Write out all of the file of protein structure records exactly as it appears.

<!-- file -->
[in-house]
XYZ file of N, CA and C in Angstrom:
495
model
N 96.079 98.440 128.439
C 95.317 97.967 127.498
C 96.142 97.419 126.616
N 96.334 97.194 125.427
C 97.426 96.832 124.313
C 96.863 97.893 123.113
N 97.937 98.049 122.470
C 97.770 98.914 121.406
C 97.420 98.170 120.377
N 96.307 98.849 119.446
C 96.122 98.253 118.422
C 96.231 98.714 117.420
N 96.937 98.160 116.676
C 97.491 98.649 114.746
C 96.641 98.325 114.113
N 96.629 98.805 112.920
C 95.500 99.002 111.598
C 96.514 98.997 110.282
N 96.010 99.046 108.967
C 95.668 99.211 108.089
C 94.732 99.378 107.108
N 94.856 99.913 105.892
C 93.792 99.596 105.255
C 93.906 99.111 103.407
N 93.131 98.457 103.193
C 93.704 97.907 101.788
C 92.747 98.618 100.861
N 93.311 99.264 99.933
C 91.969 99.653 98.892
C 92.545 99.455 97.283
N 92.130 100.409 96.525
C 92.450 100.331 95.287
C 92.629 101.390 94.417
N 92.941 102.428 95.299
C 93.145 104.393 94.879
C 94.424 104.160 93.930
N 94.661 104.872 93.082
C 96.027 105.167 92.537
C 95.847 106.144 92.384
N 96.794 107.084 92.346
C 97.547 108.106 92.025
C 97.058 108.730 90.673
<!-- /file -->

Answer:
[in-house]
XYZ file of N, CA and C in Angstrom:
495
model
N 96.079 98.440 128.439
C 95.317 97.967 127.498
C 96.142 97.419 126.616
N 96.334 97.194 125.427
C 97.426 96.832 124.313
C 96.863 97.893 123.113
N 97.937 98.049 122.470
C 97.770 98.914 121.406
C 97.420 98.170 120.377
N 96.307 98.849 119.446
C 96.122 98.253 118.422
C 96.231 98.714 117.420
N 96.937 98.160 116.676
C 97.491 98.649 114.746
C 96.641 98.325 114.113
N 96.629 98.805 112.920
C 95.500 99.002 111.598
C 96.514 98.997 110.282
N 96.010 99.046 108.967
C 95.668 99.211 108.089
C 94.732 99.378 107.108
N 94.856 99.913 105.892
C 93.792 99.596 105.255
C 93.906 99.111 103.407
N 93.131 98.457 103.193
C 93.704 97.907 101.788
C 92.747 98.618 100.861
N 93.311 99.264 99.933
C 91.969 99.653 98.892
C 92.545 99.455 97.283
N 92.130 100.409 96.525
C 92.450 100.331 95.287
C 92.629 101.390 94.417
N 92.941 102.428 95.299
C 93.145 104.393 94.879
C 94.424 104.160 93.930
N 94.661 104.872 93.082
C 96.027 105.167 92.537
C 95.847 106.144 92.384
N 96.794 107.084 92.346
C 97.547 108.106 92.025
C 97.058 108.730 90.673